The Aedui tribe had shifted away from kingship to an oligarchic government (rule by an elite minority) where both 'ascribed' and 'achieved' status could be gained. In regard to 'ascribed' status here the old aristocracy or elite were born into the power positions of Aeduan society by inheriting their family's connections or clients. However, with the new opportunities created by an expanding economy and social outlook, new men could rise above birth and become 'achieved' nobles.

'Achieved' status methods:

Marriage was one way of enhancing a person's status. Dumnorix of the Aedui tribe married the daughter of a Helvetian tribal leader; moreover, he married his mother to a powerful nobleman of their client tribe, the Bituriges Cubi. Other factors that could gain 'achieved' status for Aedui men were bravery in battle, bonds of friendship like oaths, generosity (feasts and gift-giving) and creating 'status markers' such as 'oppida' construction. Importantly, all these factors combined to enable Aedui men to become patrons by building up clients or people who became indebted to them.


Both the nobility and the druids (priestly class) could serve as patrons of the lower class. Some wealthy lower class may also have followings. Controlling a large clientele or 'factione', a patron was similar to dominating a mafia-style 'brotherhood' (Crumley 1987: 410-411). Internal faction fighting was common. The most famous example of 'factiones' fighting within the Aedui tribe was between two brothers: Diviciacus (a druid) and Dumnorix.

The former argued strongly for the alliance with Rome to resist the Arverni-Sequani-German threat while his brother, Dumnorix, championed independence. Dumnorix even resorted to using diplomacy with the Sequani and German tribes. However, the German leader Ariovistus wanted control of Gaul; but, Rome and in particular Julius Caesar, stood in his way.

Dumnorix is depicted here as a fearless warrior- the enemy head in hand not a proven custom (Bibracte Museum)

The servant or follower with horse, shield and carnyx (Bibracte Museum)

Gaul was too divided in terms of tribes, 'factiones' and geography to centralise their political decision-making although an Arvernian oligarch, Vercingetorix, came close to achieving this during the Gallic Wars against Julius Caesar's legions.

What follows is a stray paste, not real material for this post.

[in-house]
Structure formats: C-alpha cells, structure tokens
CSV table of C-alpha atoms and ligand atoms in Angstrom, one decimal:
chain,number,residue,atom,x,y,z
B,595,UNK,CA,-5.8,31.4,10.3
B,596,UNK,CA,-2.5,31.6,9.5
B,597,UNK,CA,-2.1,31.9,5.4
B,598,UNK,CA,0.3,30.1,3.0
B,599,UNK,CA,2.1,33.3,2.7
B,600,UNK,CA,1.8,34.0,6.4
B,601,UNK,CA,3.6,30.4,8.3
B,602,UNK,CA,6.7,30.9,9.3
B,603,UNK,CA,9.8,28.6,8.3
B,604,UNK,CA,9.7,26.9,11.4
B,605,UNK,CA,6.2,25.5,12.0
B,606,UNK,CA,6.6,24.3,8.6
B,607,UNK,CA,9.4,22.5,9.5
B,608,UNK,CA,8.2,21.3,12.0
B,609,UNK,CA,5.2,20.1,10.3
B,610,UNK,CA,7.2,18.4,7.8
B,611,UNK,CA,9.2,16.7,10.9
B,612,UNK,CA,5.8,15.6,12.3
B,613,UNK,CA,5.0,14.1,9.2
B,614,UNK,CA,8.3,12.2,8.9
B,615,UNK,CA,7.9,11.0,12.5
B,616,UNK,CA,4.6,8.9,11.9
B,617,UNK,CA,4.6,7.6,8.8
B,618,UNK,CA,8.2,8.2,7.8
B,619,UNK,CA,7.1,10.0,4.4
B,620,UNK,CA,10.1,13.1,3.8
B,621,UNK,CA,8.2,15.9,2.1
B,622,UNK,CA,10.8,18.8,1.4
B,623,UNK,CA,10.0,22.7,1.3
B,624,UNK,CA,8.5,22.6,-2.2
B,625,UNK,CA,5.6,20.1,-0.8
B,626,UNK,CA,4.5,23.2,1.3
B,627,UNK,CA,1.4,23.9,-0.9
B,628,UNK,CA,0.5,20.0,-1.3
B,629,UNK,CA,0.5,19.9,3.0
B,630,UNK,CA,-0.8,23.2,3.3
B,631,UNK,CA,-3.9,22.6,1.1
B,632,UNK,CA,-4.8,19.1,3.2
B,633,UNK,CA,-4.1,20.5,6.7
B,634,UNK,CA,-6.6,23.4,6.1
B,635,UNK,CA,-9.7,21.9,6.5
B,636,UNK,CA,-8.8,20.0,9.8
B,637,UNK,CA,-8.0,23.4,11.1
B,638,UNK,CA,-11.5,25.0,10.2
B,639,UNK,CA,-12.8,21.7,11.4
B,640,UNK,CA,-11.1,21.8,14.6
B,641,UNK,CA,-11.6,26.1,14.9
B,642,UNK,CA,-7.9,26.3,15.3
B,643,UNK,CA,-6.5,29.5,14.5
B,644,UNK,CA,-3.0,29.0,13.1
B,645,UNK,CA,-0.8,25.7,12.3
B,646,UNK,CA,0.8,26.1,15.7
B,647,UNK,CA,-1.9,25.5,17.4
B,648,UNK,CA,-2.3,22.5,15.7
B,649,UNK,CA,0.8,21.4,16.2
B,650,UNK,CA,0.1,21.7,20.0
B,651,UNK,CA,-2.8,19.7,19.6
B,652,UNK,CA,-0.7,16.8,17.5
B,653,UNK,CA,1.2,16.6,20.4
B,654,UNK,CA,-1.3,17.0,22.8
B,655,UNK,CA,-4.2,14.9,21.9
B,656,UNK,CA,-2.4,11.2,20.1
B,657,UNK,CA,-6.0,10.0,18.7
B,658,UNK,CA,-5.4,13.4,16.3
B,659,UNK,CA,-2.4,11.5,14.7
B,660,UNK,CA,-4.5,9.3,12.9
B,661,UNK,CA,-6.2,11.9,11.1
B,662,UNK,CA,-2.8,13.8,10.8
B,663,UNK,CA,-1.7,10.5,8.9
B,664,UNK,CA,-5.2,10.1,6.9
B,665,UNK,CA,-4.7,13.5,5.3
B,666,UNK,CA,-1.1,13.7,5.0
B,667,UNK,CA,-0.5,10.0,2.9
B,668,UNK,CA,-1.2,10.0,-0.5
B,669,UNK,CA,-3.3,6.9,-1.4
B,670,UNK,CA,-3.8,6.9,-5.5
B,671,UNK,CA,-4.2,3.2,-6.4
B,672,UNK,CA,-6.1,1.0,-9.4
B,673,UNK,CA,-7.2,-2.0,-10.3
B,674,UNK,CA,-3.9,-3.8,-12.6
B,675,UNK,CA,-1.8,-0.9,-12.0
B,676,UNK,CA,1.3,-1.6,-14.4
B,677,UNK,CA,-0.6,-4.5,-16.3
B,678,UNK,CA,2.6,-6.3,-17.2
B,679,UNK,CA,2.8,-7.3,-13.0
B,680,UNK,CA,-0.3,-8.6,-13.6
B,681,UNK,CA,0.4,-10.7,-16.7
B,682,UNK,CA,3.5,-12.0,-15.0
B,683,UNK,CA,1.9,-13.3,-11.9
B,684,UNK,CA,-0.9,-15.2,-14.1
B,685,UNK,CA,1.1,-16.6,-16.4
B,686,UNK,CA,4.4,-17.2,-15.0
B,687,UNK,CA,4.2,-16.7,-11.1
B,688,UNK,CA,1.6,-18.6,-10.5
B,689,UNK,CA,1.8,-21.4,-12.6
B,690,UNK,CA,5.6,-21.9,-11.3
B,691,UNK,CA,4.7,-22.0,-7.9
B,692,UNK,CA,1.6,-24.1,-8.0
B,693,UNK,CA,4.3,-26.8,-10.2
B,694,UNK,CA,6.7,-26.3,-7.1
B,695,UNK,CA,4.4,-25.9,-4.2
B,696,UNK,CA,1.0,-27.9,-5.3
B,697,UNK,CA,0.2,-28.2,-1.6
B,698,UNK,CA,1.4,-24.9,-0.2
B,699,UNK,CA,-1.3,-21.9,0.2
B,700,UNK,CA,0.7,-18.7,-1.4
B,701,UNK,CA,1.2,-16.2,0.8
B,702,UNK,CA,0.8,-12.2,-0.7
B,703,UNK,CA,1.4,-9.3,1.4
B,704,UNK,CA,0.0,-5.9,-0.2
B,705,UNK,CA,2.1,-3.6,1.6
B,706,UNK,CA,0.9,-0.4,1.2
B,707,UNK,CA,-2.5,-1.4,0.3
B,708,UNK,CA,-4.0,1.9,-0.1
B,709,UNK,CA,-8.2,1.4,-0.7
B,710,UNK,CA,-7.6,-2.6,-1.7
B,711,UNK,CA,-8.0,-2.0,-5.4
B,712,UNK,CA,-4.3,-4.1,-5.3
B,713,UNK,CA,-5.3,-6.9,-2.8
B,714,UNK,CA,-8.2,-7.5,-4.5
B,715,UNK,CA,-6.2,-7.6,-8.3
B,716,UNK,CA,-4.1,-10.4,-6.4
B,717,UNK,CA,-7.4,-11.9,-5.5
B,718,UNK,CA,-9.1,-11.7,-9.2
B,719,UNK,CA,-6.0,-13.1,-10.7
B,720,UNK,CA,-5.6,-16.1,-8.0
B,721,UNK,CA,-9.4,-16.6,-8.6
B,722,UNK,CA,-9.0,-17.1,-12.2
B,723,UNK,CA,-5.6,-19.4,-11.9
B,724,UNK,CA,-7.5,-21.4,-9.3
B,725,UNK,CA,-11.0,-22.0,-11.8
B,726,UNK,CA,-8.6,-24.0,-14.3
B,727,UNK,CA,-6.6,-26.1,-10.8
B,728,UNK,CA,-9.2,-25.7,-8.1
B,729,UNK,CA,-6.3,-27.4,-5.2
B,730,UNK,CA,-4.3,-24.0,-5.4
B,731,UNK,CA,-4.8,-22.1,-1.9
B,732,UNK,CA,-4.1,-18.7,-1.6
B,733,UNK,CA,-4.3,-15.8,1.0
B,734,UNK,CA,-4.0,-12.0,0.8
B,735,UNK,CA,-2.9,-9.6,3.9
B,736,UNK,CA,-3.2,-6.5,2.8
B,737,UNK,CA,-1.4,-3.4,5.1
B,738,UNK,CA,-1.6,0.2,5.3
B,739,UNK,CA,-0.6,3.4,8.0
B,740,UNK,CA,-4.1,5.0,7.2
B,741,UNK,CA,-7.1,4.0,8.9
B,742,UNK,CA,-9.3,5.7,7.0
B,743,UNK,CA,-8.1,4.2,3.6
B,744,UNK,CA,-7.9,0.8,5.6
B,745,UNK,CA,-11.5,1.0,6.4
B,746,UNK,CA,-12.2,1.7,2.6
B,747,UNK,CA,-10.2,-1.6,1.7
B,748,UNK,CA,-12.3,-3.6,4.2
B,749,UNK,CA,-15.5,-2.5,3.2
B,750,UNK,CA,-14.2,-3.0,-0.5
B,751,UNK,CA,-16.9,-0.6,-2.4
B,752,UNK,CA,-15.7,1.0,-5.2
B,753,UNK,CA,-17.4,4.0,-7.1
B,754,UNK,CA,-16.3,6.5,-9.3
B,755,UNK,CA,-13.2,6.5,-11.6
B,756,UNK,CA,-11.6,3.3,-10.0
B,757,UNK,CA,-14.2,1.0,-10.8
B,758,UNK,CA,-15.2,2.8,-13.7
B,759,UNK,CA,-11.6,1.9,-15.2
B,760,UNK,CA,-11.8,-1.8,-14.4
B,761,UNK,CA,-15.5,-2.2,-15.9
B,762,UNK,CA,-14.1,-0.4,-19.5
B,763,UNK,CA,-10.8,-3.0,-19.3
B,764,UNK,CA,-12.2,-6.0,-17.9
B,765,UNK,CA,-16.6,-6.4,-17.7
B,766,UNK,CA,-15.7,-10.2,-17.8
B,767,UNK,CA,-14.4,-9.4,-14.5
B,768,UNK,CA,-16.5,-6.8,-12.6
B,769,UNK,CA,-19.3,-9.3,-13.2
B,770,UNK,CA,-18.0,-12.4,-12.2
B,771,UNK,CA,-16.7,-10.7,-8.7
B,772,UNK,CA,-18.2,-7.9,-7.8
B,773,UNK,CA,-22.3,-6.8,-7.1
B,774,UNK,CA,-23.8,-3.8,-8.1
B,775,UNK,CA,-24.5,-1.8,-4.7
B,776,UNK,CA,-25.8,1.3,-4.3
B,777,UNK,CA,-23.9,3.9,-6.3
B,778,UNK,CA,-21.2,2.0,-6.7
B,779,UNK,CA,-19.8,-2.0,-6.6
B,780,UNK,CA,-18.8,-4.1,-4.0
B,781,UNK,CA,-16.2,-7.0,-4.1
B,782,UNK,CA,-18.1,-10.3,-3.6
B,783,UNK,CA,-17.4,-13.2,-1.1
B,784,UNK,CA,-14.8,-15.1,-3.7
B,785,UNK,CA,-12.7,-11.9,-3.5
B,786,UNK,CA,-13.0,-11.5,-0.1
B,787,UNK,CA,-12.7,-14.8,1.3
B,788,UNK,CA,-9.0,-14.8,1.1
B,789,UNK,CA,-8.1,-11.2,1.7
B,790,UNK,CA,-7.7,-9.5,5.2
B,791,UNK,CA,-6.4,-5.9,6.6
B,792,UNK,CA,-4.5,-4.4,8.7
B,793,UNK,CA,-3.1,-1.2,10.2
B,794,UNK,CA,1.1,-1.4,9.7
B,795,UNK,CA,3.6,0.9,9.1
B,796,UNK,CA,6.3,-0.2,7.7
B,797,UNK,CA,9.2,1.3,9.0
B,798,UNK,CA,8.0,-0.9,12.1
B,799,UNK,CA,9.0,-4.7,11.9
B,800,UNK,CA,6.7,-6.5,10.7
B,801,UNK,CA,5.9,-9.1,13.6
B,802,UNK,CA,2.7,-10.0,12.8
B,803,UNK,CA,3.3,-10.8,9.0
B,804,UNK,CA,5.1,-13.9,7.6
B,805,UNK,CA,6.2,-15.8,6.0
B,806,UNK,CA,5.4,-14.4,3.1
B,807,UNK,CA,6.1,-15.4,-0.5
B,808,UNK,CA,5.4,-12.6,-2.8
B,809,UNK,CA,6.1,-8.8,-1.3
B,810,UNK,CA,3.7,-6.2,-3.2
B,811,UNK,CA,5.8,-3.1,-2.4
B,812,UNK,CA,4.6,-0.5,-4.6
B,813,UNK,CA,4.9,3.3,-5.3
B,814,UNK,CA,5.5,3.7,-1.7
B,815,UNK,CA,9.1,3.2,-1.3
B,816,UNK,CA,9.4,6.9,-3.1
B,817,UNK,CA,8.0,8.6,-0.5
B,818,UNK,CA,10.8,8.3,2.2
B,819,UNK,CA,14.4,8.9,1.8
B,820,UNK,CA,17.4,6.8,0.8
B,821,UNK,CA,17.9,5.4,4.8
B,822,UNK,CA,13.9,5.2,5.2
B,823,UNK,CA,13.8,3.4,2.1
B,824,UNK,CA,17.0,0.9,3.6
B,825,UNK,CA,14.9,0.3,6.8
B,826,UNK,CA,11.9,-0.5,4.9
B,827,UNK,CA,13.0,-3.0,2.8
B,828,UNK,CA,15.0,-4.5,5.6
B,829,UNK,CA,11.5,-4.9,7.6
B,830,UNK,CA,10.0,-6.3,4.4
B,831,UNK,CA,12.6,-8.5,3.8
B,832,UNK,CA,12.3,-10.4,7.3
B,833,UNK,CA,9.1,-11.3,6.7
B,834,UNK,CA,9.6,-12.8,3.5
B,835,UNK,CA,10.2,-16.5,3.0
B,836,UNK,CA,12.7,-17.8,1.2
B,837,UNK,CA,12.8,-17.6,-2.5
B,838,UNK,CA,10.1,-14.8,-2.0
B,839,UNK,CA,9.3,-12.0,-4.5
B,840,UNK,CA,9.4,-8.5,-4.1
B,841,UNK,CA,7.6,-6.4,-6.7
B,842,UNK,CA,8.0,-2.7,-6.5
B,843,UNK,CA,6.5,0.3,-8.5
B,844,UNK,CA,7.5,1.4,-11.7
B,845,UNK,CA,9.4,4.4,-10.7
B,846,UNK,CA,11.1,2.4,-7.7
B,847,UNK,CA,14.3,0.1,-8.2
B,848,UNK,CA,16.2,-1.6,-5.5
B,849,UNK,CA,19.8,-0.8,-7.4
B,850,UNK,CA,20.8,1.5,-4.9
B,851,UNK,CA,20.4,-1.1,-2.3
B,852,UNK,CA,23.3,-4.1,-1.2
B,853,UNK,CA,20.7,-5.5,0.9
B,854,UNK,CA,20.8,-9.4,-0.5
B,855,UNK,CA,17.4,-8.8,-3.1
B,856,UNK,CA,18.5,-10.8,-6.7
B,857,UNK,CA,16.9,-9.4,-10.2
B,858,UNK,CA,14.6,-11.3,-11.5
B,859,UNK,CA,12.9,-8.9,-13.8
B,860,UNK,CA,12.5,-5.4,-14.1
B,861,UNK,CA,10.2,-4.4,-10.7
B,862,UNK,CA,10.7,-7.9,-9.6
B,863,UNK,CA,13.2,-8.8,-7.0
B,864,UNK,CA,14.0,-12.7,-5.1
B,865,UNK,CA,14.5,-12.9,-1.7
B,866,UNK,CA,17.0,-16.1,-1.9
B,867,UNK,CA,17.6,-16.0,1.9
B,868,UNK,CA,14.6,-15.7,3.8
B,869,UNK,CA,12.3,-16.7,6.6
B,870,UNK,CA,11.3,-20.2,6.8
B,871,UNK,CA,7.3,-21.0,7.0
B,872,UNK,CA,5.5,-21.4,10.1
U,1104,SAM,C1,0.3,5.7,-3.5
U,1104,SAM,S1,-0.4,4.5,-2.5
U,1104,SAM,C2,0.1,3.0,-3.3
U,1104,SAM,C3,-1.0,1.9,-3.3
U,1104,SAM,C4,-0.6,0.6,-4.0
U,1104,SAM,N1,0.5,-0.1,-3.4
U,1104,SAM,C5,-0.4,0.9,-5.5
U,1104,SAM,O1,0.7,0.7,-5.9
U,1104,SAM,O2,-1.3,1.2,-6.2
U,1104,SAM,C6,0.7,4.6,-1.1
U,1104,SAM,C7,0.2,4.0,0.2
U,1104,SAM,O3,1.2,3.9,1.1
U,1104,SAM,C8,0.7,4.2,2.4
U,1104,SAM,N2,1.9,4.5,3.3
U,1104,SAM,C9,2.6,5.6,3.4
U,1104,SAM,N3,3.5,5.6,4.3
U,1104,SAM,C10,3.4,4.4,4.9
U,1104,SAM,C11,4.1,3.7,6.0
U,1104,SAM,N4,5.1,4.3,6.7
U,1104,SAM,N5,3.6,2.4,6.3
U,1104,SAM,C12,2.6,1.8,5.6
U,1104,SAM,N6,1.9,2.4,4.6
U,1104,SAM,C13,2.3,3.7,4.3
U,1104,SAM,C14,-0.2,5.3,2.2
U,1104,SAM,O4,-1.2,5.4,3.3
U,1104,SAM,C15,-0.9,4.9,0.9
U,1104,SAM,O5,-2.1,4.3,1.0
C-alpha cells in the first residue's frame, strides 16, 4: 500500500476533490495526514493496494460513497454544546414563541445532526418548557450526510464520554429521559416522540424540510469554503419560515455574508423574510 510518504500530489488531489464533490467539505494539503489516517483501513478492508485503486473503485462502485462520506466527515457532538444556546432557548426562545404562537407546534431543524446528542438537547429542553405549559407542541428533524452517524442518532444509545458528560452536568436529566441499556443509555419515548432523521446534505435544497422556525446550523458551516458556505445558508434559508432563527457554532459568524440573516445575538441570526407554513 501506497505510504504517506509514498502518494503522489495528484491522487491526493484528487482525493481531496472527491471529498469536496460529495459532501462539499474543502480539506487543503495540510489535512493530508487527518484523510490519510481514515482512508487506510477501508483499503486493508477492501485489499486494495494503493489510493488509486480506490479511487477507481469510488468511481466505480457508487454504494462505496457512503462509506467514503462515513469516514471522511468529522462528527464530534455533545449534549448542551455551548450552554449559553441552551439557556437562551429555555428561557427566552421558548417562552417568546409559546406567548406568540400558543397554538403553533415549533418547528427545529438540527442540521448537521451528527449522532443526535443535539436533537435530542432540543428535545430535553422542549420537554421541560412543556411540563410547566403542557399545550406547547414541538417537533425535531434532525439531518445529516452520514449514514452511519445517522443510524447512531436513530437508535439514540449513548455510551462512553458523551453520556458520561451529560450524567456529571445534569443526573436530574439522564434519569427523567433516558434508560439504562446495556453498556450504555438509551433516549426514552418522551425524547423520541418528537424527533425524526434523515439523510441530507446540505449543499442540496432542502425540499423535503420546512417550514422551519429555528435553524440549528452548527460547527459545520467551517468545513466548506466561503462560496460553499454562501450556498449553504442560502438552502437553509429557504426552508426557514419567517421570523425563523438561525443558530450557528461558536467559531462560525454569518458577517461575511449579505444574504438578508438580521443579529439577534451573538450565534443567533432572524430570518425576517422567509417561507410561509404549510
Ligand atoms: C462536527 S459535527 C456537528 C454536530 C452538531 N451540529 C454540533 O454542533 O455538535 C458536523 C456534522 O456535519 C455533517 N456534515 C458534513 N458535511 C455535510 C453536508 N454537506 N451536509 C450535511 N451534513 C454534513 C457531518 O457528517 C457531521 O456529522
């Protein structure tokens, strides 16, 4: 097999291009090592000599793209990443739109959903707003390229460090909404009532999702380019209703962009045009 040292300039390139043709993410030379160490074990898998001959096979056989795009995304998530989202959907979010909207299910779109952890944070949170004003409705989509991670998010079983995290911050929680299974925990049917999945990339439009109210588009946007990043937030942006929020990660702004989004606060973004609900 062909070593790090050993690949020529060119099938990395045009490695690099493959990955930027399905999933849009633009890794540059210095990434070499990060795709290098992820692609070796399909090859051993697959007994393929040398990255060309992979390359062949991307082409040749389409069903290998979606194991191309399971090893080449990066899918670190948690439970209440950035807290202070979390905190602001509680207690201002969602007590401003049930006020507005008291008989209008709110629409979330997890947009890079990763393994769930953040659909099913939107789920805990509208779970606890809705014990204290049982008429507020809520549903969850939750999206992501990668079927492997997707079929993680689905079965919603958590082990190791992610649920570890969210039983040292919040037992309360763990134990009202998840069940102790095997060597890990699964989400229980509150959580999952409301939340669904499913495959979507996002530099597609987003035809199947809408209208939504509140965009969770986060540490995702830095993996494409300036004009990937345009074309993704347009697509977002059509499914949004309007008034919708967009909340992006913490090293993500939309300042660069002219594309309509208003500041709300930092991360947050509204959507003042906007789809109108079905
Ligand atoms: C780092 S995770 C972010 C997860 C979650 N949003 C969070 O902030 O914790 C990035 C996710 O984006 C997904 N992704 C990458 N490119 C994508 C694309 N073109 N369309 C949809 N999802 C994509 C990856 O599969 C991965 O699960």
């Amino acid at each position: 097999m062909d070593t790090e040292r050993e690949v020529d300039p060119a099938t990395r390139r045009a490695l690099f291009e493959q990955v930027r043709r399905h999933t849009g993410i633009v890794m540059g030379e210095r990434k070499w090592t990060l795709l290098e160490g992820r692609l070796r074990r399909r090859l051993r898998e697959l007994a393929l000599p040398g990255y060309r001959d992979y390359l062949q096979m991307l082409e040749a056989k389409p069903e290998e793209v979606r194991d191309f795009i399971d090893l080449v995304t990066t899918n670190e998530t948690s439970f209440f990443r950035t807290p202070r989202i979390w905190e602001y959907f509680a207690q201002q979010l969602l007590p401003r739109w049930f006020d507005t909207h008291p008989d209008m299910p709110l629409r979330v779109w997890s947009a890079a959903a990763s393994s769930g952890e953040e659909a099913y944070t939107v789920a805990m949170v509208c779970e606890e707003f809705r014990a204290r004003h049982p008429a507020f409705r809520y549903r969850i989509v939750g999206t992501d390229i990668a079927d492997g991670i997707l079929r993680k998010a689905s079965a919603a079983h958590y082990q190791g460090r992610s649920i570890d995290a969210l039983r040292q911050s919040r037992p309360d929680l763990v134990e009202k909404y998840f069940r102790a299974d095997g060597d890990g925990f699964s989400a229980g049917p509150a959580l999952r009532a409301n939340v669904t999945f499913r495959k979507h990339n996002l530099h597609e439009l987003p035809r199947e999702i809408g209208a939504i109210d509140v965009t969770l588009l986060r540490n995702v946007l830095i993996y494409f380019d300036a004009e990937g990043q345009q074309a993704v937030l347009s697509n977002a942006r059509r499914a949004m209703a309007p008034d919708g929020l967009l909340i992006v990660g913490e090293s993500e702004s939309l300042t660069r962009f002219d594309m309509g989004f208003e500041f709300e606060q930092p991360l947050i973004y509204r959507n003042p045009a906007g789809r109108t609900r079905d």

Bibracte oppidum (Mont Beuvray, Burgundy) courtesy European Archaeogical Centre at Bibracte.

Location: Bibracte oppidum or hillfort is situated on the top of Mont Beuvray, part of the Morvan mountains in today's Saone-et-Loire and Niève departments, Burgundy region. The plateau on top (altitude 821 metres) consists of three hills and the site was fortified with a wall that extended over 5 kilometres using a construction method called 'murus gallicus'- timber beams fixed together with long iron nails then faced with stone blocks. A recently discovered second fortification wall has revealed an enclosure of nearly 135 hectares making a total area of 335 hectares (Romero 2006:18). An estimated population of 5,000-10,000 lived inside the oppidum.

Bibracte's extensive fortifications as represented by the coloured lines surrounding the hills on a model from Bibracte's Museum (left). On the right is a photo that was taken using an aerial laser scan called LIDAR (Light Detection and Ranging) courtesy Scott Madry

Oppida network: Bibracte was only one of many oppida of the Aedui. However, it was also the most important. The Aeduans' main oppida and settlements were located well within the borders whilst their trading villages or 'vici' were situated along tracks protected by garrisons of warriors. Other Aedui oppida included Mont Dardon and Mont Dône.

The French Study research area: the heartland of the Aedui tribe (courtesy Carole Crumley)

The 'line of sight' location of three Aedui oppida: Mont Bouvray (Bibracte), Mont Dône and Mont Dardon. Celtic roads or tracks were built to keep oppida in sight rather than the shortest distance.

Fires were probably lit to warn other oppida of looming threats. Interestingly, fire festivals are still held in many Burgundy towns today (including Mont Beuvray) and the Celtic word Aedui means 'men of fire'.

Crumley and Marquardt (1987) list sixteen Burgundy sites where these feux Celtiques (Celtic fire festivals) are held. They are held around 24 June (Saint John's Day) or the summer solstice.

J.E. Dowdle's map from C.E. Crumley and W.H. Marquardt's (eds.) Regional Dynamics Burgundian Landscapes in Historical Perspective, (San Diego 1987:274).